ANI Photo | Pakistan’s complete ban on websites indicates lack of understanding

After Pakistan Prime Minister Shehbaz Sharif’s intervention, Pakistan Telecommunication Authority (PTA) lifted the ban on Wikipedia, but such arbitrary decisions by the country’s apex internet regulatory body are not new, the Tribune reported.
The Tribune reported that either it is the failure of the regulator to understand how the internet works or an outright ban is considered the easy way out that the access to a particular website or application is cut off instead of blocking the objectionable or blasphemous content. Usama Khilji, a digital rights expert, believes that it is the former.
“Policymakers and the regulators do not understand how the internet works because if they did, they would realise that nothing is broadcasted to you on the internet like television,” opined Khilji, adding that this gives users the opportunity to choose what they want to read or see and what not to.
“It is important to have people who head the regulatory body understand the internet because banning websites is not the answer. Since we are the fastest growing market for application downloads and the internet, bans effectively deprive the entire populace of either information or a voice,” Usama Khilji, a digital rights expert said.
Concurring with Khilji, Umer Gilani, a constitutional lawyer based in Islamabad, was of the view that the Constitution envisions reasonable restrictions on the right to information “and a complete ban is not a reasonable restriction.” He further said that regulating behaviour in the public sphere as per moral standards made sense but there was a need to draw a distinction between what falls in the public and private sphere, as reported by the Tribune.
“The internet falls in the private sphere because users have the choice of controlling what they view and read. Just because a few users are engaging with or posting objectionable content does not mean the entire country has to pay the price,” remarked Gilani.

It is pertinent to mention during the proceedings of the YouTube ban case back in 2013, Justice Mansoor Ali Shah, who was at the Lahore High Court at that time, observed “in today’s digital age, information over the internet cannot be blocked but can be intelligently regulated. There are no borders or walls that can limit this information from flowing into Pakistan unless of course we shut down the internet completely and sever our links with the outside world.”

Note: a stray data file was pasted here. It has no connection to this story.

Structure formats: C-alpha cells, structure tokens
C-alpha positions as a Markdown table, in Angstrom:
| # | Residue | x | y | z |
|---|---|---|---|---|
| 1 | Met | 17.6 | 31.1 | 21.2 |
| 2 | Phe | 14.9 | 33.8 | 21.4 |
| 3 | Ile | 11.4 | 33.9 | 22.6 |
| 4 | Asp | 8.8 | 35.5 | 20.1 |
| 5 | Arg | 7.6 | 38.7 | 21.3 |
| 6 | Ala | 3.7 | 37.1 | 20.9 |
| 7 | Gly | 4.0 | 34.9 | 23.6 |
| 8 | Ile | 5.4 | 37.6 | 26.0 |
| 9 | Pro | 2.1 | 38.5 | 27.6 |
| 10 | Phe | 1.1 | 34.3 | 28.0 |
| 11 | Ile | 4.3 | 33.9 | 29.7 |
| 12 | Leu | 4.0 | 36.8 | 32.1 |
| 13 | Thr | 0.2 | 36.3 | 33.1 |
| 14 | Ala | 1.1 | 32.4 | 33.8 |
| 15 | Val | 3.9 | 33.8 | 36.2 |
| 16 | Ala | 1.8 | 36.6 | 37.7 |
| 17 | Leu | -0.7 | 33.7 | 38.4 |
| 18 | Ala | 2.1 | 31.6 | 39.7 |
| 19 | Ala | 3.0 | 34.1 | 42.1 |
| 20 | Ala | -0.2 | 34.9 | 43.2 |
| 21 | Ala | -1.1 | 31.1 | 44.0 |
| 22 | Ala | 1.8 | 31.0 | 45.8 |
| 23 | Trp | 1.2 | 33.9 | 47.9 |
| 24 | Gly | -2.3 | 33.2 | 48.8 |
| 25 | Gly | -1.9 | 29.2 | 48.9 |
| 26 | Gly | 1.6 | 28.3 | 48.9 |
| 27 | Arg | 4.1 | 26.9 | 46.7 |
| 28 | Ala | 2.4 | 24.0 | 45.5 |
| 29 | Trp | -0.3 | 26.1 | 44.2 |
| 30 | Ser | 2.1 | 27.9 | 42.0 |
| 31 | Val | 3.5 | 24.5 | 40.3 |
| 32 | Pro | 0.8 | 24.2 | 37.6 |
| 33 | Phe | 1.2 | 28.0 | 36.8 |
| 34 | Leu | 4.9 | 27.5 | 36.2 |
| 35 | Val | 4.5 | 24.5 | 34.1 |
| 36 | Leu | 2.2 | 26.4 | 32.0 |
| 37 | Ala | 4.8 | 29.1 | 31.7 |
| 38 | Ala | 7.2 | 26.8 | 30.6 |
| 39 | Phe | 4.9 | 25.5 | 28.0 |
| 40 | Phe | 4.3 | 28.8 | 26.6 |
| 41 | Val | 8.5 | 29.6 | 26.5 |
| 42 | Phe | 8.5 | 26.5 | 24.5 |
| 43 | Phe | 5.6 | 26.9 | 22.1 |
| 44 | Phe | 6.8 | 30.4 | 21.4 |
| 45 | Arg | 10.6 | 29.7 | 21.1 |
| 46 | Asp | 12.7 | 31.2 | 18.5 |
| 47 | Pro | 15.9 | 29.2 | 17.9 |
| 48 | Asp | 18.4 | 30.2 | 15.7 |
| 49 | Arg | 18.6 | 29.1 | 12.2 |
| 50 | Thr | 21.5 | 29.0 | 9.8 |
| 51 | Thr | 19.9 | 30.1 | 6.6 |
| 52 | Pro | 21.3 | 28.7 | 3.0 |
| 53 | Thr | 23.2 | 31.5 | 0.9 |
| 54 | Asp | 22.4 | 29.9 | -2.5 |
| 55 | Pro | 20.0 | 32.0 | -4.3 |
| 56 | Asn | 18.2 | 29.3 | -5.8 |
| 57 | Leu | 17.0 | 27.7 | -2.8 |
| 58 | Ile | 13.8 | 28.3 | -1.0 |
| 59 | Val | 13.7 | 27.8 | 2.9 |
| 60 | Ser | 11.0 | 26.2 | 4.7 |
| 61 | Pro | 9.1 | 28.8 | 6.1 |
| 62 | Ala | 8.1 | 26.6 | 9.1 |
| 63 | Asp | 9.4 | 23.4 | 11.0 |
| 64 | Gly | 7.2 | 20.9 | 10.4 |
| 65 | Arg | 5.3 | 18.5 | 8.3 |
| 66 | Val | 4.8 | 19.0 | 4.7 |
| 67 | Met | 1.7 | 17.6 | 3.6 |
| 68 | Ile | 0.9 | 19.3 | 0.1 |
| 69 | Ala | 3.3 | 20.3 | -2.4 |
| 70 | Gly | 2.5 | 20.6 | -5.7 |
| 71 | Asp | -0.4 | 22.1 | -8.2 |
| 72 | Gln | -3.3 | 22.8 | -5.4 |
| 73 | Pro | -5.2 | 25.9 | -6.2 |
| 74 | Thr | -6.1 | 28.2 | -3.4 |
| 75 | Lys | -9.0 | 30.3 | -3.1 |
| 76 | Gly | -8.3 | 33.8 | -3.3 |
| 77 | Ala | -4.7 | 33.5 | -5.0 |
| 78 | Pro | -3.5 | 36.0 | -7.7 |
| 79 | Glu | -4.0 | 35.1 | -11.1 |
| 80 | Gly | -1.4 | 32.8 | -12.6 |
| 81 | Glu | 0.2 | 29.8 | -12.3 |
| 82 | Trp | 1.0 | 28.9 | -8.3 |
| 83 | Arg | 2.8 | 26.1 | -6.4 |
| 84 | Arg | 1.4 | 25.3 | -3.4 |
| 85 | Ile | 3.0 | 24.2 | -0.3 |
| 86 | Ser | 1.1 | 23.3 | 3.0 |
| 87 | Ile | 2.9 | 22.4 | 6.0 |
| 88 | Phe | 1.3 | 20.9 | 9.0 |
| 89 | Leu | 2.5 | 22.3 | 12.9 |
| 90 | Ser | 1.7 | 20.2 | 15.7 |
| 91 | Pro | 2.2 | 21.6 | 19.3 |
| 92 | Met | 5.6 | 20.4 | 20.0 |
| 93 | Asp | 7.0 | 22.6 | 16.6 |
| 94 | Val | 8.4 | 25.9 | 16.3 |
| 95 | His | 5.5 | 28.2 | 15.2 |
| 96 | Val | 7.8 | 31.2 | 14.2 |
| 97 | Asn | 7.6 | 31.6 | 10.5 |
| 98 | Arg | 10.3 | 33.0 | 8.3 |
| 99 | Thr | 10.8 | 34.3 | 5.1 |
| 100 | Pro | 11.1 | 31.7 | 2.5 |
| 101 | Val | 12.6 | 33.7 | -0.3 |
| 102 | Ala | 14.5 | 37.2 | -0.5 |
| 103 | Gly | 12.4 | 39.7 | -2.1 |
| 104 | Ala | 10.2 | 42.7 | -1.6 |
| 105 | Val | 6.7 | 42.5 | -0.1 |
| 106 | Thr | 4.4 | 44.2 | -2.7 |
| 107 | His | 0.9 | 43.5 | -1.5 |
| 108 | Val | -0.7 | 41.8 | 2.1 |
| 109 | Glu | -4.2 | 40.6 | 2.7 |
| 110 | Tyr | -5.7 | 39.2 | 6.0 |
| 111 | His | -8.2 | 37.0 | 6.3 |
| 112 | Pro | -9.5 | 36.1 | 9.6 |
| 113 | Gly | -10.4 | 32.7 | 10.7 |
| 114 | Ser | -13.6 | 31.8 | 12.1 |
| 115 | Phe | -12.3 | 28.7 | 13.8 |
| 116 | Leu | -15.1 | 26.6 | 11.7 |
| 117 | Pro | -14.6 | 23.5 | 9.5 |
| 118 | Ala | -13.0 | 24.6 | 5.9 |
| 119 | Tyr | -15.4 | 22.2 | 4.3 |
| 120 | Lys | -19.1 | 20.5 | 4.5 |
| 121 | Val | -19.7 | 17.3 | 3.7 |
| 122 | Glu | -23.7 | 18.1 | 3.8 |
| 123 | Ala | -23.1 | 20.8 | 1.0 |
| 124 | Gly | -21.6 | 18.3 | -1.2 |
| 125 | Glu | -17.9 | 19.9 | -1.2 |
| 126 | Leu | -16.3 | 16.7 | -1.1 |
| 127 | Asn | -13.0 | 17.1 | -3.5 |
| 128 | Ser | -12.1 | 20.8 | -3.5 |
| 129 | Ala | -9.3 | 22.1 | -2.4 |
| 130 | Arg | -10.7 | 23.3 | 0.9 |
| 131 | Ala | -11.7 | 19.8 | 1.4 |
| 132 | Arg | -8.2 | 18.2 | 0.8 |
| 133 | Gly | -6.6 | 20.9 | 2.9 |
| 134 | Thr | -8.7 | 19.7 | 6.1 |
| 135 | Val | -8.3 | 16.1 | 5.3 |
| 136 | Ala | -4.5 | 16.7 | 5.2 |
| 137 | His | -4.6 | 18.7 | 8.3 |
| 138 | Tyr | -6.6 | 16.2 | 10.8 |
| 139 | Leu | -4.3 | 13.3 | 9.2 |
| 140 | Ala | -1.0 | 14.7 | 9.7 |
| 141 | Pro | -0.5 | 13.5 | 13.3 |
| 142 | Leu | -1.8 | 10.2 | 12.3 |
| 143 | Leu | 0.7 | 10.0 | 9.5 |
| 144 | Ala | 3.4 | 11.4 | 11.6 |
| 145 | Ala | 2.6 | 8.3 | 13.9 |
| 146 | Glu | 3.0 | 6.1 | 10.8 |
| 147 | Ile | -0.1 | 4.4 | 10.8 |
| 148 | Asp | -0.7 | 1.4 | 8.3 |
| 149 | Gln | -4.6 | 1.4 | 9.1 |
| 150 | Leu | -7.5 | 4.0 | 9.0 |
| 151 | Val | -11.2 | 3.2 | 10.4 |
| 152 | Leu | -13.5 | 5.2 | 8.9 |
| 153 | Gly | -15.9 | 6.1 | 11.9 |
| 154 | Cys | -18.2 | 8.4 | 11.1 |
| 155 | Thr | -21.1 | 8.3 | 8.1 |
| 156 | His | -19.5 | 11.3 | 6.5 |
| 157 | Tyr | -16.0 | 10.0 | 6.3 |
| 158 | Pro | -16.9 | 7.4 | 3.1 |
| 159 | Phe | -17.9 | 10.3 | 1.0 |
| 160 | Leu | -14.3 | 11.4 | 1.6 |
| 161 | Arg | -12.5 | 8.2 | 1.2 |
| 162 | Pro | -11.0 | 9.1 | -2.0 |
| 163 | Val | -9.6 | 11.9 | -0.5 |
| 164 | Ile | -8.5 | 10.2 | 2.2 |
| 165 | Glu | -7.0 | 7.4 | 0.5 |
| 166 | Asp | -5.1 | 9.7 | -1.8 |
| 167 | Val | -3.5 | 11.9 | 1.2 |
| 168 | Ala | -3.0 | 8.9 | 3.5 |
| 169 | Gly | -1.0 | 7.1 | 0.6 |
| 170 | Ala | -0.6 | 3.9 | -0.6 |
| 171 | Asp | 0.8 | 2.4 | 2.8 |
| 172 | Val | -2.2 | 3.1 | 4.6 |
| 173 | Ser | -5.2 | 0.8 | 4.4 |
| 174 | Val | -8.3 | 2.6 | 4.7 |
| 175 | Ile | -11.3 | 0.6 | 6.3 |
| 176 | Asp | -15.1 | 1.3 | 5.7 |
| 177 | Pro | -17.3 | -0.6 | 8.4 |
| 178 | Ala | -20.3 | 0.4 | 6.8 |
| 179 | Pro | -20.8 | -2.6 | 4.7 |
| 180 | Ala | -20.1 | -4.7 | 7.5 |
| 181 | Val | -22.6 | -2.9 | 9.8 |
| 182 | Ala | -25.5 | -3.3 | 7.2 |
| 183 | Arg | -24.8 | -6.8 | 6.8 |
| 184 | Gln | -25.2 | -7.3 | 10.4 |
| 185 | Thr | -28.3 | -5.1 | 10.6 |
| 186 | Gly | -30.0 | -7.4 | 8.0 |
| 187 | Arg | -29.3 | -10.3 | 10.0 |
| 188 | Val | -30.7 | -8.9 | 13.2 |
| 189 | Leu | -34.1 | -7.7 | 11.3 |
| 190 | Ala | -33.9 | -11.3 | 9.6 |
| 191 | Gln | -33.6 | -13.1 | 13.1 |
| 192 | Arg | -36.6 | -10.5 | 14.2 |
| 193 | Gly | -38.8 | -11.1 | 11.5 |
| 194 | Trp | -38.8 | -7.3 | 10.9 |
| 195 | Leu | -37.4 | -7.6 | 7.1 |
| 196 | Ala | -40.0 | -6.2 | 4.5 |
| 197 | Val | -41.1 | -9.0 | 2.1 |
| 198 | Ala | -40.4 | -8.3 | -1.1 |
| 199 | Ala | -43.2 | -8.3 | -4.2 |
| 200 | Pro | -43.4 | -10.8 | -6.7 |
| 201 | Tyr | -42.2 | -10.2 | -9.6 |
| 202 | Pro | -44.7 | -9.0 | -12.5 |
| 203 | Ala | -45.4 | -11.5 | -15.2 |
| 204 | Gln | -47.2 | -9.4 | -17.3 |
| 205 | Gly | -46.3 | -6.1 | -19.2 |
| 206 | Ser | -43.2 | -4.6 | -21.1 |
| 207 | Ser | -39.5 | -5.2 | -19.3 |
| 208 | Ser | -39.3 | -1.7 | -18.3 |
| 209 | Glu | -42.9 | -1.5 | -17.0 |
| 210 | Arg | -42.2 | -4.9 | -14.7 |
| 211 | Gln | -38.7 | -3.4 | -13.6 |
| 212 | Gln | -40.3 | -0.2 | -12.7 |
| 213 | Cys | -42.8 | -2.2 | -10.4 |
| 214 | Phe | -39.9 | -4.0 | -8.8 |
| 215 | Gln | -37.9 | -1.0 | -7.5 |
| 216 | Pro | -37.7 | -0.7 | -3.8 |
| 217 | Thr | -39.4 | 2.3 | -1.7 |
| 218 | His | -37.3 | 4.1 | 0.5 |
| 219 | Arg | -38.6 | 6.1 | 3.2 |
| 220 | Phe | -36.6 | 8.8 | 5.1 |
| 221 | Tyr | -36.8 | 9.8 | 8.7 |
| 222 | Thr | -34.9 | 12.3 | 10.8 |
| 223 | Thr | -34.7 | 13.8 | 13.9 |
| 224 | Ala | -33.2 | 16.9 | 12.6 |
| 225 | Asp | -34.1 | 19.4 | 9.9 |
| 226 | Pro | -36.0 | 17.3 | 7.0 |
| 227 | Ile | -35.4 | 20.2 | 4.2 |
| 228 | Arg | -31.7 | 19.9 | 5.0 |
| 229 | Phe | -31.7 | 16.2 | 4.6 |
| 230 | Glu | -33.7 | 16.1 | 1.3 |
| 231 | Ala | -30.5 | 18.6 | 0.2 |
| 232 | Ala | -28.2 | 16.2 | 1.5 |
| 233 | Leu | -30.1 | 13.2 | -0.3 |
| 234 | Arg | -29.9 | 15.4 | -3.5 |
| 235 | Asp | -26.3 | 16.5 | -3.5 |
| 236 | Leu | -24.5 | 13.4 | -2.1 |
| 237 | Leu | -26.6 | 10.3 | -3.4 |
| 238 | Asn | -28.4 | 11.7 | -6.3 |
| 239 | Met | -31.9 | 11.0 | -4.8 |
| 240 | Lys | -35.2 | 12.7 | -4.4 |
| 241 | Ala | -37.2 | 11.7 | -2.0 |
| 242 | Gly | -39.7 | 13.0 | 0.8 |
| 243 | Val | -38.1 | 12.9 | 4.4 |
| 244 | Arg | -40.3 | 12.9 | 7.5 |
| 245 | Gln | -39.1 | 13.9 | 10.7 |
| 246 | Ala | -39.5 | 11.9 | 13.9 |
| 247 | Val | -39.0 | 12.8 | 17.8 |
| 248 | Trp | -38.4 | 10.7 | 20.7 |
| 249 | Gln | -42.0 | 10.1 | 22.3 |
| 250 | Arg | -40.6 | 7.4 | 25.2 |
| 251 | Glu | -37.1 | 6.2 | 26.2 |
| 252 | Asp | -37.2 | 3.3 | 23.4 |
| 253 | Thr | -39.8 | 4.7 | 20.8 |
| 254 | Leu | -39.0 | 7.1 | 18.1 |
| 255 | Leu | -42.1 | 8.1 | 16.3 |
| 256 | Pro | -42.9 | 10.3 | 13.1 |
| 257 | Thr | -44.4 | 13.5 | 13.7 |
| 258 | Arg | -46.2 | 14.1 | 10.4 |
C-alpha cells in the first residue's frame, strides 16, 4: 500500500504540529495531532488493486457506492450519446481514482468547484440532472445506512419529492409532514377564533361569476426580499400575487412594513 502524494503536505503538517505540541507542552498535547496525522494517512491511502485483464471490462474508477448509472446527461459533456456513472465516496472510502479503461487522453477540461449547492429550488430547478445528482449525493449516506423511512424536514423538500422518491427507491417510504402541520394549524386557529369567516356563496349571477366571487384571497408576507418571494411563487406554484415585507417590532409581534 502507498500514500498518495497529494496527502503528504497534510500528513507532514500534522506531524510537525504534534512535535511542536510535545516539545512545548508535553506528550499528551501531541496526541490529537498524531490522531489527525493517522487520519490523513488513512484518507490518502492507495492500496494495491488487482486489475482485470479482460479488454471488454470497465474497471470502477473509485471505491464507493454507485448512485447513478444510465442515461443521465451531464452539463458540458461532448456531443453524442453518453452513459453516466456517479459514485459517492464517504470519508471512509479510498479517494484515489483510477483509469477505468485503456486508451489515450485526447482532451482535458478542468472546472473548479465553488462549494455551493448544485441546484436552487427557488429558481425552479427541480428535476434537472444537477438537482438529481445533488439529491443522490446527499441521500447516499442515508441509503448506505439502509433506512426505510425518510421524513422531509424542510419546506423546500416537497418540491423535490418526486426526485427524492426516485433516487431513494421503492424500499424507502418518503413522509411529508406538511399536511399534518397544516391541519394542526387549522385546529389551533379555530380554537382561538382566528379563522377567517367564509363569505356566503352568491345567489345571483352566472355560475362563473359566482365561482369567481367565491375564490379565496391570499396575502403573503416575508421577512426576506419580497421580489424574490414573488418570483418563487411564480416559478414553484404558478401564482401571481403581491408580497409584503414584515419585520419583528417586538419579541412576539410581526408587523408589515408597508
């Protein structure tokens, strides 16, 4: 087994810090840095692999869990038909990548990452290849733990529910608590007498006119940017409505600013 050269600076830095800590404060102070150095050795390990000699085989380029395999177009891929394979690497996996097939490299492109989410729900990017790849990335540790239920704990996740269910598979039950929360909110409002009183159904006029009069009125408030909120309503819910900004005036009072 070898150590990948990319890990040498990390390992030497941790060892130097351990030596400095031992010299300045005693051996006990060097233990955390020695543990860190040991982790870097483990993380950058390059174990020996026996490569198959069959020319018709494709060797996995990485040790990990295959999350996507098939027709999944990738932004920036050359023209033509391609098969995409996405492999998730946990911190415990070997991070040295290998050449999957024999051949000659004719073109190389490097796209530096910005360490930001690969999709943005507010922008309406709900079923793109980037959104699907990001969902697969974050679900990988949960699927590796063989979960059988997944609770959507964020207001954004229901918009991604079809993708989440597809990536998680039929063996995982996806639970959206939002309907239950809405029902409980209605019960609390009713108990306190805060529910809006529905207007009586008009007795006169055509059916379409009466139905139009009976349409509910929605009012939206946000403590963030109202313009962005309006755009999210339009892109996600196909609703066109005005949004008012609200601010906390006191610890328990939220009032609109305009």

However, nearly a decade after Justice Shah’s observations, Wikipedia’s ban proves that the regulator has not rethought the banning policy.
When asked about this reliance on banning, Khilji replied: “There is an obsession with controlling what happens on the internet because the regulator or policymakers cannot digest that the internet is becoming democratised and websites will not buckle to their censorship demands.”
The Tribune reported that answering a question regarding the adverse impact bans have on Pakistan’s growing technology market, Khilji said that arbitrary bans like Wikipedia one shatter investor confidence.
“Technology-related activities contributed some $3.5 billion to the country’s economy in 2022 and when they hear about the country’s banning culture they are less inclined to engage with the country or open up an office space here.” On the other hand, Gilani does see a slight ray of hope in the banning procedure adopted by the PTA in the Wikipedia ban.
“This time around the regulator gave 48 hours, in which they degraded the services to the website, to let Wikipedia explain their stance and then banned the website once the time had lapsed; instead of the usual banning without an opportunity for a hearing,” said Gilani, adding that this was a more nuanced way of banning not seen before. Despite the ray of hope, the lawyer does not see an end to the banning culture anytime soon.
“The people in charge of the internet’s regulation have a traditional sense of morality and enforce it on the entire country. Bans will only stop when the regulator stops expecting that everyone has the same moral compass,” said Gilani while talking to the Express Tribune. (ANI)

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